I have some strategies that I find helpful when dealing with a daughter or student who isn't giving me her best.
The first thing I always do is find out what she is truly capable of. Is her struggle due to an actual lack of understanding or is she just trying to get out of the work? Is she not understanding some of the terminology or is she only completing the first step and not wanting to do the rest? It's all about knowing the kid you're dealing with.
After that, it's addressing the issue. If she doesn't understand, reteach the skill. If the vocabulary is tripping her up, rephrase. If she just doesn't want to work, motivate her. I have found the best way to motivate those students (and daughters) is by finding inconvenient times to offer help. Not inconvenient to you. Inconvenient to them.
All three of my girls would lament, "I just don't understand." And when asked what they specifically didn't understand, their answer was, "All of it." So after determining they were actually capable of doing the work, I came up with a plan.
Let's take for example Amy's complete dislike for elapsed time problems. For a fourth grader those problems represent multiple steps. Amy prefers questions that can be answered quickly and with only one step and little critical thinking (don't we all). One day she had two elapsed time problems on her math assignment. She took two wild guesses and moved on. I marked them wrong and gave them back. This wasn't a new skill, rather one she just didn't like. After two more rounds of guessing I let her move on, telling her I would find time to help her later in the day.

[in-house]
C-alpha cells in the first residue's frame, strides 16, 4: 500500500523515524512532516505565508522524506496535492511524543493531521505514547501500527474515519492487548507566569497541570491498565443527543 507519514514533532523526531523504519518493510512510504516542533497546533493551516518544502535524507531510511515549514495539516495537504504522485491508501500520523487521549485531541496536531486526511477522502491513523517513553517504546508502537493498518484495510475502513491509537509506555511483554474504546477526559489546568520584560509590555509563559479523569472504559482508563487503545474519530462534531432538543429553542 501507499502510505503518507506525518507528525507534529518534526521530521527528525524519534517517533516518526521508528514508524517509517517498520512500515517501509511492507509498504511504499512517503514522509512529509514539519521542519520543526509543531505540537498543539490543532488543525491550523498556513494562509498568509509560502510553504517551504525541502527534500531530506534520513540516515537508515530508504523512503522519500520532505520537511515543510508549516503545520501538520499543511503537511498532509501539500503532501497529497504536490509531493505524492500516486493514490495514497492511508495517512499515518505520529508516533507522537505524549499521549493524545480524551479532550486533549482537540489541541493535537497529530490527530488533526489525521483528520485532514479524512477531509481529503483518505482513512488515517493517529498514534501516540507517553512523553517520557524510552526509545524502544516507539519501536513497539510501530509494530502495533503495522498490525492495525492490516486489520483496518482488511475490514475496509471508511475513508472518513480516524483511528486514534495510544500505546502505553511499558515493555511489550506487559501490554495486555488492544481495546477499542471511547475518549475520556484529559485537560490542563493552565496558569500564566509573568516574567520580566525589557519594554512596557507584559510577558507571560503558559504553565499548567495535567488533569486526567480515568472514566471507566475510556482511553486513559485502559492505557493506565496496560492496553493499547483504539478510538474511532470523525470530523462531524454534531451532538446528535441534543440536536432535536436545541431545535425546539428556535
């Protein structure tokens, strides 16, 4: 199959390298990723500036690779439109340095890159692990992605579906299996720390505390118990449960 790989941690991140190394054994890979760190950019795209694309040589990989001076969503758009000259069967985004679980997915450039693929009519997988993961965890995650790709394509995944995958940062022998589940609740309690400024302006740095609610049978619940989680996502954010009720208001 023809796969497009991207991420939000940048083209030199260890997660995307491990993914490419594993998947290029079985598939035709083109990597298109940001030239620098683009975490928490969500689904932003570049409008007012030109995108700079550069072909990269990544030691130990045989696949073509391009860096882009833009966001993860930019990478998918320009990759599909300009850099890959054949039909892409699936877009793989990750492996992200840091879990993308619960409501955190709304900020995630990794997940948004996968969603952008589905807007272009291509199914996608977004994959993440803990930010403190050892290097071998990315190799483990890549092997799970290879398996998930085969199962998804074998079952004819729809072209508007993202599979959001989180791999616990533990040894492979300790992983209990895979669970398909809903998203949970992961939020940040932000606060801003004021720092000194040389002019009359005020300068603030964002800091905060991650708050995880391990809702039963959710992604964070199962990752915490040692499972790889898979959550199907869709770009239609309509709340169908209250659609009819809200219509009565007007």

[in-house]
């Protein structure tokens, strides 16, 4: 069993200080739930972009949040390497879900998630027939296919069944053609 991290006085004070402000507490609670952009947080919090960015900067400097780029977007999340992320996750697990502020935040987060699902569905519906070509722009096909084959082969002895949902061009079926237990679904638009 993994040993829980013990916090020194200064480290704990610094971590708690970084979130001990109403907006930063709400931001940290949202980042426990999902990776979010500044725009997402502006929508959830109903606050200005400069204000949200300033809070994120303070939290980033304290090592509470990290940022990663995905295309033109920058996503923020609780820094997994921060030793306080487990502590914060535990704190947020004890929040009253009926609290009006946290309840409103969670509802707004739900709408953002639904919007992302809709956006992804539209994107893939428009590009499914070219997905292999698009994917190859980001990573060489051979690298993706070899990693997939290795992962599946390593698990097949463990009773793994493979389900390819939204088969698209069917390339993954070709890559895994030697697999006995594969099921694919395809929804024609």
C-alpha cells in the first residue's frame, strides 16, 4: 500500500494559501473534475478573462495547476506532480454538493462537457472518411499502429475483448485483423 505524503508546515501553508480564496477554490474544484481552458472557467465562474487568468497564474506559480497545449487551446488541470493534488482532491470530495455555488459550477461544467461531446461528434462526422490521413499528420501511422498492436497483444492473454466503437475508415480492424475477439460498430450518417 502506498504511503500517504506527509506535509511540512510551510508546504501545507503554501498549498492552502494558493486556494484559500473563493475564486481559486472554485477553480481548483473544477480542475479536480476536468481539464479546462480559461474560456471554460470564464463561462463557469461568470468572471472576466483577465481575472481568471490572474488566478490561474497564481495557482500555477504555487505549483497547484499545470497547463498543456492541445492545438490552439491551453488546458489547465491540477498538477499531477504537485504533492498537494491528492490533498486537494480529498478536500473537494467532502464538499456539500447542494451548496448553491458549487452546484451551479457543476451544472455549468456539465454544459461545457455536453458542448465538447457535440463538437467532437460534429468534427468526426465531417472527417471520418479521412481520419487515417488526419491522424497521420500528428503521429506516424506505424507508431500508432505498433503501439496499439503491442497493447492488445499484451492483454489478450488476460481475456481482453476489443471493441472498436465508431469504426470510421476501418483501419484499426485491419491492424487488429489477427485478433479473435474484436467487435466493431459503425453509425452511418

Later came. Unfortunately it came just as the other girls were heading outside to play volleyball. Amy and I worked through the elapsed time problems together. She knew she not only could have completed them correctly on her own, but could have done them much quicker than when I was helping. It's all about motivation.
As teachers it's hard to not want to help that student who tells us their struggling, but it's also our job to wean them off of our help and let them do their own work. It's a fine line. And not one that I'm always successful at determining.
As a final note, just know that when I just can't determine a student's actual ability, I always err on the side of dependence. I'd rather over-help than under-help, if you know what I mean.